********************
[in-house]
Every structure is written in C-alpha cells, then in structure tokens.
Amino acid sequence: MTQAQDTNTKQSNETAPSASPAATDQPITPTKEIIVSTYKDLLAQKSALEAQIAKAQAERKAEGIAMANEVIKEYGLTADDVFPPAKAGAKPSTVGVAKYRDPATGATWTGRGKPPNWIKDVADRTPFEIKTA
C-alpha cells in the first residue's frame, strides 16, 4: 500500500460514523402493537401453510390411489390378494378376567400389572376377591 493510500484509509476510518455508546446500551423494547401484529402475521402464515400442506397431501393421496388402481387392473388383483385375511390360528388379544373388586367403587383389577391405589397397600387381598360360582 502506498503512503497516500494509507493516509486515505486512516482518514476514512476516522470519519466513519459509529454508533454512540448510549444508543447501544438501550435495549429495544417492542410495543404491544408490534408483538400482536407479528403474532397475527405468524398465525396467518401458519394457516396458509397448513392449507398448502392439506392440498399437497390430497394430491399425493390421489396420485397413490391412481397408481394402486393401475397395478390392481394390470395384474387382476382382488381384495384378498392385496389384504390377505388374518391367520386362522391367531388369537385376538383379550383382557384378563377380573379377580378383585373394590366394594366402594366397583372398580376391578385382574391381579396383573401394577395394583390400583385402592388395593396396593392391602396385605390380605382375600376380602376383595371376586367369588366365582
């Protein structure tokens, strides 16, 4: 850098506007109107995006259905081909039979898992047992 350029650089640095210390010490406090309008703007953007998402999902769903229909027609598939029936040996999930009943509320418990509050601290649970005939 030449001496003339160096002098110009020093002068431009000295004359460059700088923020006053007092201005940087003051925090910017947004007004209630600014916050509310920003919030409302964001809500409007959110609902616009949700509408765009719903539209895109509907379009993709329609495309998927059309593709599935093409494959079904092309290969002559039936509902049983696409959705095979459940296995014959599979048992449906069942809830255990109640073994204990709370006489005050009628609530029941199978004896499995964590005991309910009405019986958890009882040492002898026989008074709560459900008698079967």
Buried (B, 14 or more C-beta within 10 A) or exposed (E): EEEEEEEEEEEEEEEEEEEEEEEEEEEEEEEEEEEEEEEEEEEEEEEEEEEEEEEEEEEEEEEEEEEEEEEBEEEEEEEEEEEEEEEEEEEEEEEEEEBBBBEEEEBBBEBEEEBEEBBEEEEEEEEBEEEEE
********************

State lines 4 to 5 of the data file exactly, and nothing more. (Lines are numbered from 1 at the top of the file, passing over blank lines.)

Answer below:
C-alpha cells in the first residue's frame, strides 16, 4: 500500500460514523402493537401453510390411489390378494378376567400389572376377591 493510500484509509476510518455508546446500551423494547401484529402475521402464515400442506397431501393421496388402481387392473388383483385375511390360528388379544373388586367403587383389577391405589397397600387381598360360582 502506498503512503497516500494509507493516509486515505486512516482518514476514512476516522470519519466513519459509529454508533454512540448510549444508543447501544438501550435495549429495544417492542410495543404491544408490534408483538400482536407479528403474532397475527405468524398465525396467518401458519394457516396458509397448513392449507398448502392439506392440498399437497390430497394430491399425493390421489396420485397413490391412481397408481394402486393401475397395478390392481394390470395384474387382476382382488381384495384378498392385496389384504390377505388374518391367520386362522391367531388369537385376538383379550383382557384378563377380573379377580378383585373394590366394594366402594366397583372398580376391578385382574391381579396383573401394577395394583390400583385402592388395593396396593392391602396385605390380605382375600376380602376383595371376586367369588366365582
């Protein structure tokens, strides 16, 4: 850098506007109107995006259905081909039979898992047992 350029650089640095210390010490406090309008703007953007998402999902769903229909027609598939029936040996999930009943509320418990509050601290649970005939 030449001496003339160096002098110009020093002068431009000295004359460059700088923020006053007092201005940087003051925090910017947004007004209630600014916050509310920003919030409302964001809500409007959110609902616009949700509408765009719903539209895109509907379009993709329609495309998927059309593709599935093409494959079904092309290969002559039936509902049983696409959705095979459940296995014959599979048992449906069942809830255990109640073994204990709370006489005050009628609530029941199978004896499995964590005991309910009405019986958890009882040492002898026989008074709560459900008698079967």